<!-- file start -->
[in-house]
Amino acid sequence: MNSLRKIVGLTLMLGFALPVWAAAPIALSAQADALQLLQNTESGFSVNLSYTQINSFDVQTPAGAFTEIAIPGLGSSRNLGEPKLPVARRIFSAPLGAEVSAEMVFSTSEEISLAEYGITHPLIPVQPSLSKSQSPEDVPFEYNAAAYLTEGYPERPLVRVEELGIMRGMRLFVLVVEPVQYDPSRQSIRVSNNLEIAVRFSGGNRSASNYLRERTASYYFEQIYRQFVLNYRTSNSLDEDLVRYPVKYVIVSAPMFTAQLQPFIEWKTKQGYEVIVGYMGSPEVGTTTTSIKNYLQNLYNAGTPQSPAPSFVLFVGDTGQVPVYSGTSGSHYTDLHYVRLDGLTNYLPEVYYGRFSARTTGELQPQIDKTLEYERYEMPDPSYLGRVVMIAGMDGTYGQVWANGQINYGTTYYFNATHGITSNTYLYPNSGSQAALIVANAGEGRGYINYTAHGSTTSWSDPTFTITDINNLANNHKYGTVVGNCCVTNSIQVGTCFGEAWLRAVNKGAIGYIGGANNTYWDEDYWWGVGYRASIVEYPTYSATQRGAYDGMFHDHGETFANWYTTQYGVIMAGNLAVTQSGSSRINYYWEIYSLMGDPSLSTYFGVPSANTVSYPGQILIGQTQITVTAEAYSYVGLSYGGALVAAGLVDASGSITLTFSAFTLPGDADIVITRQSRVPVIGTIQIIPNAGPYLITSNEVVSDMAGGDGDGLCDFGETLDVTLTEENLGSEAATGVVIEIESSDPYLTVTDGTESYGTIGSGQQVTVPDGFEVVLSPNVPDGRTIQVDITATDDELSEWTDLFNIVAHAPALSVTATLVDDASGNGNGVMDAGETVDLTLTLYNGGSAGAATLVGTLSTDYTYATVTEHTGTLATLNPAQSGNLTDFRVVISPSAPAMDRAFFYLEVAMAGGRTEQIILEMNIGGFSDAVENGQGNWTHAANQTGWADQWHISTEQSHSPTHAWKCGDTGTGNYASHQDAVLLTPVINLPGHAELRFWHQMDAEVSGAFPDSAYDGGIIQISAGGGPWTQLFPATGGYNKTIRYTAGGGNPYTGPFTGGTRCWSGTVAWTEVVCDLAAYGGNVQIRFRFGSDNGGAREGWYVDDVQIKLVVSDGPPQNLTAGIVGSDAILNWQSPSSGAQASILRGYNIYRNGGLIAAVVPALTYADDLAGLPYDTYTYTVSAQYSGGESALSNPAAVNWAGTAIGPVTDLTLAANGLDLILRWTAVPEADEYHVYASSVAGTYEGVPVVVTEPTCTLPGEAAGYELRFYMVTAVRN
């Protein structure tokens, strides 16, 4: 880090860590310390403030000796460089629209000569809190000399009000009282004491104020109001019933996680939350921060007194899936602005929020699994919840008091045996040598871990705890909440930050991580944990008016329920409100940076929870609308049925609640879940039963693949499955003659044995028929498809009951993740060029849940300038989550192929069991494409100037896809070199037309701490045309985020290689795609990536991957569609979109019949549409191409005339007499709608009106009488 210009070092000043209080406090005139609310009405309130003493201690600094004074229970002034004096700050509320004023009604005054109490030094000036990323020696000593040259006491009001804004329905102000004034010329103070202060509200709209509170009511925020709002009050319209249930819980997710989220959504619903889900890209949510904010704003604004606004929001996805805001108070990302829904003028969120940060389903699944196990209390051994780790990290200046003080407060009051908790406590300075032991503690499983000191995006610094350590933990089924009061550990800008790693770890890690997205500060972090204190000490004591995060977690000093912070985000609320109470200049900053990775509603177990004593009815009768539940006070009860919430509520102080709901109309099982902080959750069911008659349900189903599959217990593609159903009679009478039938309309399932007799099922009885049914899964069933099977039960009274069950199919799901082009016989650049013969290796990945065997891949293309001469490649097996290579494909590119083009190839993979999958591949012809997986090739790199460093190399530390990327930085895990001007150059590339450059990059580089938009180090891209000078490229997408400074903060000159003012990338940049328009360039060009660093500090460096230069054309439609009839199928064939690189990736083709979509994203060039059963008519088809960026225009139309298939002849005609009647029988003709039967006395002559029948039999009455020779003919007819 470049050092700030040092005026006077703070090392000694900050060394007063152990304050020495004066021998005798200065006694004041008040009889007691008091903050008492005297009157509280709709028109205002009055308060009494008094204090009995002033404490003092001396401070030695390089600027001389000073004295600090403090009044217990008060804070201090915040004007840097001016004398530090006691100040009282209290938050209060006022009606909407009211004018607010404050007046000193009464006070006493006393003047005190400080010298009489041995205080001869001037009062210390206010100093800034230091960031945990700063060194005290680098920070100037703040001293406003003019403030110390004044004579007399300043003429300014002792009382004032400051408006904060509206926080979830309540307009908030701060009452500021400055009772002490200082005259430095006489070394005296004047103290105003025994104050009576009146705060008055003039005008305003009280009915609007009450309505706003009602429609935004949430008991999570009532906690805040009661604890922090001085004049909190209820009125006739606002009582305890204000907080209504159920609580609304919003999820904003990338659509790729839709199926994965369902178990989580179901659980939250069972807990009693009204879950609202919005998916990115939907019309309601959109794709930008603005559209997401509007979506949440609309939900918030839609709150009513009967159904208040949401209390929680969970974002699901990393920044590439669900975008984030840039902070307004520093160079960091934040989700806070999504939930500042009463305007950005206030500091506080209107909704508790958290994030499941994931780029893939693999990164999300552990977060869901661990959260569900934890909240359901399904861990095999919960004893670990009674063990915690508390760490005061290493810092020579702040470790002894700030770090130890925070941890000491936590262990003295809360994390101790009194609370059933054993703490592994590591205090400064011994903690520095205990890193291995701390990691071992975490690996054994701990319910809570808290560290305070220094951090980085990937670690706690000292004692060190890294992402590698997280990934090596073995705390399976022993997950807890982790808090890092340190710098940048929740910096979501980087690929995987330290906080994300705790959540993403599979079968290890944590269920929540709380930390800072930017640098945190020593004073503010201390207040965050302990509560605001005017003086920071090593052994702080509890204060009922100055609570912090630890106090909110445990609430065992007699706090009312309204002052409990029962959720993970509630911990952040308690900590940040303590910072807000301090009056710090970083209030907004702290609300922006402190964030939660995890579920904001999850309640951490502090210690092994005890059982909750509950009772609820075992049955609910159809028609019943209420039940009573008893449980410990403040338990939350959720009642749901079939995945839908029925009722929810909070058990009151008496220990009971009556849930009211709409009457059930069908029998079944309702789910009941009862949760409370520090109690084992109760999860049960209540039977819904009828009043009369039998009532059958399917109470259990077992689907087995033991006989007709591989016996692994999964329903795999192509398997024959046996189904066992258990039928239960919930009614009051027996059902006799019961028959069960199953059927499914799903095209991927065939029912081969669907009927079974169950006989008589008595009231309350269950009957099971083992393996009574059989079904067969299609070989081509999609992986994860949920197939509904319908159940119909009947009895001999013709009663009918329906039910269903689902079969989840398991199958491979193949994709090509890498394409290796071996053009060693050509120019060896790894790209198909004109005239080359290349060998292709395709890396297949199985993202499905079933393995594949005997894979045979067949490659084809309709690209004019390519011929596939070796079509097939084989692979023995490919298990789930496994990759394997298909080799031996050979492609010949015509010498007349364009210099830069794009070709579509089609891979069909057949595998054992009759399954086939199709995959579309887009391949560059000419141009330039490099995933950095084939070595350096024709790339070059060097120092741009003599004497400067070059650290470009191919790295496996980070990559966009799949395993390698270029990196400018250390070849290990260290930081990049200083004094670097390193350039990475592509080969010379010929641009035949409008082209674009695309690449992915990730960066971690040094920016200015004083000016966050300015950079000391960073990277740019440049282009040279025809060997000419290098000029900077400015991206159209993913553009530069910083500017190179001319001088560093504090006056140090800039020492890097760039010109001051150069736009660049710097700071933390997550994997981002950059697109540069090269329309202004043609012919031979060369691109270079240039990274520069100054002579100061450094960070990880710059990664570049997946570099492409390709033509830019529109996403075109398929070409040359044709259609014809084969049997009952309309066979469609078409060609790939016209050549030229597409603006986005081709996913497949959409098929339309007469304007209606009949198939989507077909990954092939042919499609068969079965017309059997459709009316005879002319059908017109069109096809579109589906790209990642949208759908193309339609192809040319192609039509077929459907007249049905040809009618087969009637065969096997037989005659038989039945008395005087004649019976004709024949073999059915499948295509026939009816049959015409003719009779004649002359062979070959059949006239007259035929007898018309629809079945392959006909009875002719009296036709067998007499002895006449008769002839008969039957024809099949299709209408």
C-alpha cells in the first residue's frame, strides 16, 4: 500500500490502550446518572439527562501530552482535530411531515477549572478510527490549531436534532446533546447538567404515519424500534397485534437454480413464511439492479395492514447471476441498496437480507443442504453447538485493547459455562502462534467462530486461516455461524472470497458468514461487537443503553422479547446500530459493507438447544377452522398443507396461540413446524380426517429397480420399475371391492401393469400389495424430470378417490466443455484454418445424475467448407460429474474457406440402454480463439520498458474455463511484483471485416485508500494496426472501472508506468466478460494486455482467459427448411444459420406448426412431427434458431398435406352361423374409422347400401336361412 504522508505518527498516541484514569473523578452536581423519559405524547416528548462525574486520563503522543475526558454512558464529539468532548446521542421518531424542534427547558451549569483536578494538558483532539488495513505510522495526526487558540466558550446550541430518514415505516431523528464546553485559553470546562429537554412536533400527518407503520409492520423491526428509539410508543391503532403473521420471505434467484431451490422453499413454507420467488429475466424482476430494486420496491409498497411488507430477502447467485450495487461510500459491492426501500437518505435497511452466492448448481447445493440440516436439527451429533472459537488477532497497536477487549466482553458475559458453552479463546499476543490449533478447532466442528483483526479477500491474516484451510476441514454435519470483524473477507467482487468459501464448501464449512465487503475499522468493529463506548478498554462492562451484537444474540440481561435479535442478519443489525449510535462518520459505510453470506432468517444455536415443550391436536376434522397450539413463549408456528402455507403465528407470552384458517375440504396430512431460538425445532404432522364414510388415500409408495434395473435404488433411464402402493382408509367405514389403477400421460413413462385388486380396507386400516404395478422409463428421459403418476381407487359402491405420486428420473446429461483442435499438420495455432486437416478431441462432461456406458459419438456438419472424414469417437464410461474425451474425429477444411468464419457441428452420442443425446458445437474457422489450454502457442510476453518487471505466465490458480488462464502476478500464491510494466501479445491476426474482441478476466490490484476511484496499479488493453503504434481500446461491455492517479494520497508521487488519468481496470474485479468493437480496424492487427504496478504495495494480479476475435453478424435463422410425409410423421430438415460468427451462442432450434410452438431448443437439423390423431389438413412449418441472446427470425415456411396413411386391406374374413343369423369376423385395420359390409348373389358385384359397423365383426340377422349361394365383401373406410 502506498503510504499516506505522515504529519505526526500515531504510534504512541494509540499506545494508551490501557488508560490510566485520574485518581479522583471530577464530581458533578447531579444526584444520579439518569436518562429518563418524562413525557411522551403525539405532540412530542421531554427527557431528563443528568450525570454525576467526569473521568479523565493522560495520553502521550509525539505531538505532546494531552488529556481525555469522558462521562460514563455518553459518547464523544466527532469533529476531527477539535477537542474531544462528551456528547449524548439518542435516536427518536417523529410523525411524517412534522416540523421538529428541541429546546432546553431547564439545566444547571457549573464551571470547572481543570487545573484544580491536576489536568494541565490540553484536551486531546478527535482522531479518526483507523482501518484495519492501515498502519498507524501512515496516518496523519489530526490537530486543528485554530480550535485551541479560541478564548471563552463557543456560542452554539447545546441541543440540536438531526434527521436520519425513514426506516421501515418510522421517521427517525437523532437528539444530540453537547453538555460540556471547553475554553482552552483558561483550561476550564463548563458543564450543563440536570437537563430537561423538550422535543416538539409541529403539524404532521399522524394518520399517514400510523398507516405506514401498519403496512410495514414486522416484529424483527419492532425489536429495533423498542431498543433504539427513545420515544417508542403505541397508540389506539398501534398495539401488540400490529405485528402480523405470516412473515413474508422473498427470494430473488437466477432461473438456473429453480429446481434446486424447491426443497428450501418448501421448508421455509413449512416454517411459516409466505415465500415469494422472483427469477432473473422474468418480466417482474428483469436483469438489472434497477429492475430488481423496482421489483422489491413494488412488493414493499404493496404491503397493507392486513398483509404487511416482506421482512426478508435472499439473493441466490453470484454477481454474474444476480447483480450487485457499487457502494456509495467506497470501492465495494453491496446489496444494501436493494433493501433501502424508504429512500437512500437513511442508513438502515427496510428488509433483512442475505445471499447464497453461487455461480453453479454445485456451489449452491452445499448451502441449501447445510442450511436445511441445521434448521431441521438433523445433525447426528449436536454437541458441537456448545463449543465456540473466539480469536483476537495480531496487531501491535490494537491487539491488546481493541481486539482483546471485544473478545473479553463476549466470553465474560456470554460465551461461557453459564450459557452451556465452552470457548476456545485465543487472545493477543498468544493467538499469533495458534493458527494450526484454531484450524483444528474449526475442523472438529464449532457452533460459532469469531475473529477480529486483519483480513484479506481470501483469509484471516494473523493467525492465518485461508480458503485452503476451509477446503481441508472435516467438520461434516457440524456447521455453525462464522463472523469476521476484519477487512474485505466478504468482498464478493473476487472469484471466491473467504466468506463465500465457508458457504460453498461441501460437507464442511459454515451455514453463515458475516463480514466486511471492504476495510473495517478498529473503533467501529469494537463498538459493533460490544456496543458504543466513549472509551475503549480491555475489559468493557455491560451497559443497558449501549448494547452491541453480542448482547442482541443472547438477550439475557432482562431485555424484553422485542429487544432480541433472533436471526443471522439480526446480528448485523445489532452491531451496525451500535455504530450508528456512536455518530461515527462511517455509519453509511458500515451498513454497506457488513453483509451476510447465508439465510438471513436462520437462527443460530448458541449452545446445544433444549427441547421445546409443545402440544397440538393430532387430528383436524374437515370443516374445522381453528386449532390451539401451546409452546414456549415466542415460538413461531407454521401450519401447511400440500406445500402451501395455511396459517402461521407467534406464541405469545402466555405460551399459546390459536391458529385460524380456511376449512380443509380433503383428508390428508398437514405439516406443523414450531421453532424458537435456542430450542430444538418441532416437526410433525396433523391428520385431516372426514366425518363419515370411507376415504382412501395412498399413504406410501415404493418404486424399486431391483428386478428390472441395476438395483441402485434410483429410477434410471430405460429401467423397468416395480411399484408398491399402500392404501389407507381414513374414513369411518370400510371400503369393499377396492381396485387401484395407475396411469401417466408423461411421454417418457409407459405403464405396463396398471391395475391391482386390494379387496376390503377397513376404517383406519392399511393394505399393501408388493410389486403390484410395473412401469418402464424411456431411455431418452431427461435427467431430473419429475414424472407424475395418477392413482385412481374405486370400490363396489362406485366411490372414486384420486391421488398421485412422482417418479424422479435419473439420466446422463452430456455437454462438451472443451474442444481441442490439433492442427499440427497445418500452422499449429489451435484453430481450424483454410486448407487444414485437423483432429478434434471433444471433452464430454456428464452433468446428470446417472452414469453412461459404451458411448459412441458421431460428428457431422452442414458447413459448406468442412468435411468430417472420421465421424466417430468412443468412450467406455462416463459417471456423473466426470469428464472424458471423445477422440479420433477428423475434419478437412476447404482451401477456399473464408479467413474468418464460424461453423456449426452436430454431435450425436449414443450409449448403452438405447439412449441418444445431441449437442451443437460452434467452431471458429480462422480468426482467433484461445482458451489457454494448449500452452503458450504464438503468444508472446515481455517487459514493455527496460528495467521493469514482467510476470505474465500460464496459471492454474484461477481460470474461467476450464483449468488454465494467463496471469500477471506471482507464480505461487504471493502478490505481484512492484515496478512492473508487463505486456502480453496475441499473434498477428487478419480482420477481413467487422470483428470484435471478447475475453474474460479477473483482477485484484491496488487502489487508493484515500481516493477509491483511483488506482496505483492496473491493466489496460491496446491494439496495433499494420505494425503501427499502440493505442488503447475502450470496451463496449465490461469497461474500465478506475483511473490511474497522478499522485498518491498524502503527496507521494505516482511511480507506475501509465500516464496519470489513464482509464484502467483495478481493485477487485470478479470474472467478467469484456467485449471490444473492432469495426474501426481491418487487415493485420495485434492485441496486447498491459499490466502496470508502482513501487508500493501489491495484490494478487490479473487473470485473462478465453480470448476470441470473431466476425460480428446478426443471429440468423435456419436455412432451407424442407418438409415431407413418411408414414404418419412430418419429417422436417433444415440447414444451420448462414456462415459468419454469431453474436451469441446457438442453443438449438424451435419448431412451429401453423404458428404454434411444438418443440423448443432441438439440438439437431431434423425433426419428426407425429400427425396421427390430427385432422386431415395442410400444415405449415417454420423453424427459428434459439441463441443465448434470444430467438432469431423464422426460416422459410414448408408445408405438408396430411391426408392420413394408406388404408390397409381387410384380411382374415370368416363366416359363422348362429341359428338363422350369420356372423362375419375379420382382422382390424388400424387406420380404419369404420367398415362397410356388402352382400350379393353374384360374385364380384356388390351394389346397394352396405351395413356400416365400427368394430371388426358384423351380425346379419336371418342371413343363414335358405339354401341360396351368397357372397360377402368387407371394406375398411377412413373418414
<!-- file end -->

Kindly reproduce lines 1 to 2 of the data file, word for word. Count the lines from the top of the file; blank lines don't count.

[in-house]
Amino acid sequence: MNSLRKIVGLTLMLGFALPVWAAAPIALSAQADALQLLQNTESGFSVNLSYTQINSFDVQTPAGAFTEIAIPGLGSSRNLGEPKLPVARRIFSAPLGAEVSAEMVFSTSEEISLAEYGITHPLIPVQPSLSKSQSPEDVPFEYNAAAYLTEGYPERPLVRVEELGIMRGMRLFVLVVEPVQYDPSRQSIRVSNNLEIAVRFSGGNRSASNYLRERTASYYFEQIYRQFVLNYRTSNSLDEDLVRYPVKYVIVSAPMFTAQLQPFIEWKTKQGYEVIVGYMGSPEVGTTTTSIKNYLQNLYNAGTPQSPAPSFVLFVGDTGQVPVYSGTSGSHYTDLHYVRLDGLTNYLPEVYYGRFSARTTGELQPQIDKTLEYERYEMPDPSYLGRVVMIAGMDGTYGQVWANGQINYGTTYYFNATHGITSNTYLYPNSGSQAALIVANAGEGRGYINYTAHGSTTSWSDPTFTITDINNLANNHKYGTVVGNCCVTNSIQVGTCFGEAWLRAVNKGAIGYIGGANNTYWDEDYWWGVGYRASIVEYPTYSATQRGAYDGMFHDHGETFANWYTTQYGVIMAGNLAVTQSGSSRINYYWEIYSLMGDPSLSTYFGVPSANTVSYPGQILIGQTQITVTAEAYSYVGLSYGGALVAAGLVDASGSITLTFSAFTLPGDADIVITRQSRVPVIGTIQIIPNAGPYLITSNEVVSDMAGGDGDGLCDFGETLDVTLTEENLGSEAATGVVIEIESSDPYLTVTDGTESYGTIGSGQQVTVPDGFEVVLSPNVPDGRTIQVDITATDDELSEWTDLFNIVAHAPALSVTATLVDDASGNGNGVMDAGETVDLTLTLYNGGSAGAATLVGTLSTDYTYATVTEHTGTLATLNPAQSGNLTDFRVVISPSAPAMDRAFFYLEVAMAGGRTEQIILEMNIGGFSDAVENGQGNWTHAANQTGWADQWHISTEQSHSPTHAWKCGDTGTGNYASHQDAVLLTPVINLPGHAELRFWHQMDAEVSGAFPDSAYDGGIIQISAGGGPWTQLFPATGGYNKTIRYTAGGGNPYTGPFTGGTRCWSGTVAWTEVVCDLAAYGGNVQIRFRFGSDNGGAREGWYVDDVQIKLVVSDGPPQNLTAGIVGSDAILNWQSPSSGAQASILRGYNIYRNGGLIAAVVPALTYADDLAGLPYDTYTYTVSAQYSGGESALSNPAAVNWAGTAIGPVTDLTLAANGLDLILRWTAVPEADEYHVYASSVAGTYEGVPVVVTEPTCTLPGEAAGYELRFYMVTAVRN